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Compstat andOrganizational Change    in the Lowell  Police DepartmentChallenges and Opportunities
Compstat andOrganizational Change    in the Lowell  Police DepartmentChallenges and Opportunities             James J. Wil...
The Police Foundation is a private, independent, nonprofit organization dedicated to supportinginnovation and improvement ...
Table of ContentsForeword . . . . . . . . . . . . . . . . . . . . . . . . . . . . . . . . . . . . . . . . . . . . . . . . ...
VI. Discussion . . . . . . . . . . . . . . . . . . . . . . . . . . . . . . . . . . . . . . . . . . . . . . . . . . . . . ....
Foreword                                                     This report provides another challenge to                    ...
some sector commanders than Compstat’s ven-             Acknowledgmentsturesome ideal of crime fighting.    This report sug...
Compstat and Organizational Change in the Lowell Police DepartmentI. Introduction                                         ...
Compstat and Organizational Change in the Lowell Police DepartmentCompstat efforts, notably, New York City, Balti-        ...
Compstat and Organizational Change in the Lowell Police Departmentmunity initiative, the department has established       ...
Compstat and Organizational Change in the Lowell Police Departmentment’s top brass, plus a handful of invited guests,     ...
Compstat and Organizational Change in the Lowell Police Department                                                       p...
Compstat and Organizational Change in the Lowell Police Department     Convinced that Compstat would be a useful        at...
Compstat and Organizational Change in the Lowell Police DepartmentViolent Crime Control and Law Enforcement Act.          ...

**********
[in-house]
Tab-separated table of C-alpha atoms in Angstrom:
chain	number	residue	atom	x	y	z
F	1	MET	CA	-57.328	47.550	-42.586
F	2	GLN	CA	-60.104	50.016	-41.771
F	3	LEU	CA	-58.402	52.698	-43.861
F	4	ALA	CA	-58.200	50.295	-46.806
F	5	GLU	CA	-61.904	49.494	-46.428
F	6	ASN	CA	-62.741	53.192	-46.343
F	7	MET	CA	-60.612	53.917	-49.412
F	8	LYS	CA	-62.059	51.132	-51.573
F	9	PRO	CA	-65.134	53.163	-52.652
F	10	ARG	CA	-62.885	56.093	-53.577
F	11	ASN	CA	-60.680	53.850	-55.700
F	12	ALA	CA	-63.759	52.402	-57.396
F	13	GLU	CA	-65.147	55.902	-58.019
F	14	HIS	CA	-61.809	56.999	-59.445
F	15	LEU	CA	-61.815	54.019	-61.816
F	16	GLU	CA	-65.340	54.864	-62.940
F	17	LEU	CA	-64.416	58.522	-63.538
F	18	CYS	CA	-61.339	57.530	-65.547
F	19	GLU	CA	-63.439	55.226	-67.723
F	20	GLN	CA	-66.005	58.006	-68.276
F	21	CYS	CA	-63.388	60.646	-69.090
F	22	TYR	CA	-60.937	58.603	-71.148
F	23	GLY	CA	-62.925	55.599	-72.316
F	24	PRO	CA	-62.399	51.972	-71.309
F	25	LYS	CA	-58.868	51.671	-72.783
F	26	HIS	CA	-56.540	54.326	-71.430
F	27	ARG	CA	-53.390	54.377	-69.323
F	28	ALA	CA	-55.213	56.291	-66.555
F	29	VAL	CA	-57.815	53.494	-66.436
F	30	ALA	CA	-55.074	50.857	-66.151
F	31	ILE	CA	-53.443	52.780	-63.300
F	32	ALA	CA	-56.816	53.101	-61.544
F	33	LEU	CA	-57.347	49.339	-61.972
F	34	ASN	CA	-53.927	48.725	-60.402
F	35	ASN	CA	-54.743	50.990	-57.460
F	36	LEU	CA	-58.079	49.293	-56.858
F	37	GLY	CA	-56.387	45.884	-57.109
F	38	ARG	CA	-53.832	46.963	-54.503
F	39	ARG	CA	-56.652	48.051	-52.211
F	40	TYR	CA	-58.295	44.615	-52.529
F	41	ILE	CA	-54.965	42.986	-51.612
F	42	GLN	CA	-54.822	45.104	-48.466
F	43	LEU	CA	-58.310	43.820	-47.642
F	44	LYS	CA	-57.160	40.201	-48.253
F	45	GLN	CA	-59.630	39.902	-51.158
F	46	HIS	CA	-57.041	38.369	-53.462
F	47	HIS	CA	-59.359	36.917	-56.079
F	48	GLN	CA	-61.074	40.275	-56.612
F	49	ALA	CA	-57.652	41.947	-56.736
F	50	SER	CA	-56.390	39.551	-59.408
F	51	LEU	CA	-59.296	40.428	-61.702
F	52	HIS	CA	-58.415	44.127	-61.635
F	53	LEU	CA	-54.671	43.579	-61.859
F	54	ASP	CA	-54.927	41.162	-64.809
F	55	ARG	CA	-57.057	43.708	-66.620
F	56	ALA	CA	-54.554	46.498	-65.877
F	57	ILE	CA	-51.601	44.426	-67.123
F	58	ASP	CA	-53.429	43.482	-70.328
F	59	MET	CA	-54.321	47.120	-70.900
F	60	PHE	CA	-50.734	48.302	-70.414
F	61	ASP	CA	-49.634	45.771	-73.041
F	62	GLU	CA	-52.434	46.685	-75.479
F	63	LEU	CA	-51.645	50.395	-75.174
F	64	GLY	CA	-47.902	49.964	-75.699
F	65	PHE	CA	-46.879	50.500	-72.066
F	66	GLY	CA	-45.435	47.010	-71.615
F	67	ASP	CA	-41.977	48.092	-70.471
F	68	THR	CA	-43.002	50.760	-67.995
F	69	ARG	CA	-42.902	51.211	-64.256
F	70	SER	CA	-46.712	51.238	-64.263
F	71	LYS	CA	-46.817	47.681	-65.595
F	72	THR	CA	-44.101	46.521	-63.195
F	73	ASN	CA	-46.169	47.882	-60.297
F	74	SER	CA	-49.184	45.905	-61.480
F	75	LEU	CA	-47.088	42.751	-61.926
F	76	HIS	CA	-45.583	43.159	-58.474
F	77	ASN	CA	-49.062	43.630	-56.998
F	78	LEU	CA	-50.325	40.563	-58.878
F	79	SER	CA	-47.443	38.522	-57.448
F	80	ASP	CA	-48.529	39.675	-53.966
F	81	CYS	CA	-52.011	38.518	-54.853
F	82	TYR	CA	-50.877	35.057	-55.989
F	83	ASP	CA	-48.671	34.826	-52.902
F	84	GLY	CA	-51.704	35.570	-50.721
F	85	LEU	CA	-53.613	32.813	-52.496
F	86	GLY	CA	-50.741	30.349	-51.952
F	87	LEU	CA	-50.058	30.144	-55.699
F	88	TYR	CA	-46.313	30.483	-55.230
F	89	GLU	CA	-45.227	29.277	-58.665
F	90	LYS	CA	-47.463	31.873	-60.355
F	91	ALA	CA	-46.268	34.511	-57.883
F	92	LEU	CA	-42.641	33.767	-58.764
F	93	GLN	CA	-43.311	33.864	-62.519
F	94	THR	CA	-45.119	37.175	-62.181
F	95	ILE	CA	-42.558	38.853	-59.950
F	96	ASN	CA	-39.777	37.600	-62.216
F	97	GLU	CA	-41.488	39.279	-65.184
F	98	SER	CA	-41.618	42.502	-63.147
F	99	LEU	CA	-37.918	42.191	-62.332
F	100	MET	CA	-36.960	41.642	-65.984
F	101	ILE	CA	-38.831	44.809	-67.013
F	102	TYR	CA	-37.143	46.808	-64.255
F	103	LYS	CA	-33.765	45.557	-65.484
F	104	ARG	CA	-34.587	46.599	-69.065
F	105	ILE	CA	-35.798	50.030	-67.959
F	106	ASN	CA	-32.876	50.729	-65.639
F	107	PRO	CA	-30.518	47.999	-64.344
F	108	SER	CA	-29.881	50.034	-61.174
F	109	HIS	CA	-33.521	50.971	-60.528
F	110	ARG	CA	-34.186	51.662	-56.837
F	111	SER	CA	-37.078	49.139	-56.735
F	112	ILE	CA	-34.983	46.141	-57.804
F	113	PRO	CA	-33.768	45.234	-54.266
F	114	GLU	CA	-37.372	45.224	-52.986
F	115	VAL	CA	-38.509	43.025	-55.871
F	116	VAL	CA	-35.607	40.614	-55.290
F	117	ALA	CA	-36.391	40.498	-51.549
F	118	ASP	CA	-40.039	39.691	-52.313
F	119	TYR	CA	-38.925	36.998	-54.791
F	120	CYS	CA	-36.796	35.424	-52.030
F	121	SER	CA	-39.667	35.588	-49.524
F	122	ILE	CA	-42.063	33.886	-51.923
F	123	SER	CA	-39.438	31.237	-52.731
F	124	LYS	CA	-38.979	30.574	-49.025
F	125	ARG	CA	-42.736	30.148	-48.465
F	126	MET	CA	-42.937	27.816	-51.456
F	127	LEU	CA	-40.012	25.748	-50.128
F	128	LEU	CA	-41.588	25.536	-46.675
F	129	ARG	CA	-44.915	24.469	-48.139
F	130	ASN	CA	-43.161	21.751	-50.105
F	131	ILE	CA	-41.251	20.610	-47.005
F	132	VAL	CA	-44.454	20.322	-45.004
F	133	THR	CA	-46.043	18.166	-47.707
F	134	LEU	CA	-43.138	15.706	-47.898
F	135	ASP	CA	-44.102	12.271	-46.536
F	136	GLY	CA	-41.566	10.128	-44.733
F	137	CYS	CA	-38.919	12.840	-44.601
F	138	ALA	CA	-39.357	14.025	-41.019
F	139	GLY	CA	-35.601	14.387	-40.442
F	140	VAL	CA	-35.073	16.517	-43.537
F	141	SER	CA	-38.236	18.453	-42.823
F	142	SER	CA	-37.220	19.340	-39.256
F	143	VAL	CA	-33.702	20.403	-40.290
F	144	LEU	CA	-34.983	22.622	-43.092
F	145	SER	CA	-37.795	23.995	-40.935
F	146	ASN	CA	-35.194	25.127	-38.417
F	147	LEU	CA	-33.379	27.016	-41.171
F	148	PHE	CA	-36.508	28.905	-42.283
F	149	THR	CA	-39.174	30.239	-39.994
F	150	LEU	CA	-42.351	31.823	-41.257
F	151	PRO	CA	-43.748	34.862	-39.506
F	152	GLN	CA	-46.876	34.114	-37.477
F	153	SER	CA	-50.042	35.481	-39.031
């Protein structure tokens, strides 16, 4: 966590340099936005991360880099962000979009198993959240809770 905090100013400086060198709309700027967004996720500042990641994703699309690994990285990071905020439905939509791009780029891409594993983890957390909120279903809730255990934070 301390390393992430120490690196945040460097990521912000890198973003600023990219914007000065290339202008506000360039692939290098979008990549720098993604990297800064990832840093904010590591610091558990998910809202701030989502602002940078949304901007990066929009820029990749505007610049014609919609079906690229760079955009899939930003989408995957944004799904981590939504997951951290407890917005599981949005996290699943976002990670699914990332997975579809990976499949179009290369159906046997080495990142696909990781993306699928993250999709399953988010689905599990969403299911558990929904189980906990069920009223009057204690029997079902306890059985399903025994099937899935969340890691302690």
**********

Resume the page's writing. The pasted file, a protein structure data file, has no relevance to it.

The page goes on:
Compstat and Organizational Change in the Lowell Police Department                                                       i...
Compstat and Organizational Change in the Lowell Police Department    We promised respondents that we would do            ...
Compstat and Organizational Change in the Lowell Police Department     When Davis was first appointed superinten-          ...
Compstat and Organizational Change in the Lowell Police Department    Some department personnel might then have           ...
Compstat and Organizational Change in the Lowell Police Departmentcity residents and police officers question the value    ...
Compstat and Organizational Change in the Lowell Police Departmentthat set tangible organizational goals for reducing     ...
Compstat and Organizational Change in the Lowell Police Departmentare willing or able to do the job of district com-     s...
Compstat challenges and opportunities
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Compstat challenges and opportunities
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  1. 1. Compstat andOrganizational Change in the Lowell Police DepartmentChallenges and Opportunities
  2. 2. Compstat andOrganizational Change in the Lowell Police DepartmentChallenges and Opportunities James J. Willis Stephen D. Mastrofski David Weisburd Rosann Greenspan WASHINGTON, DC i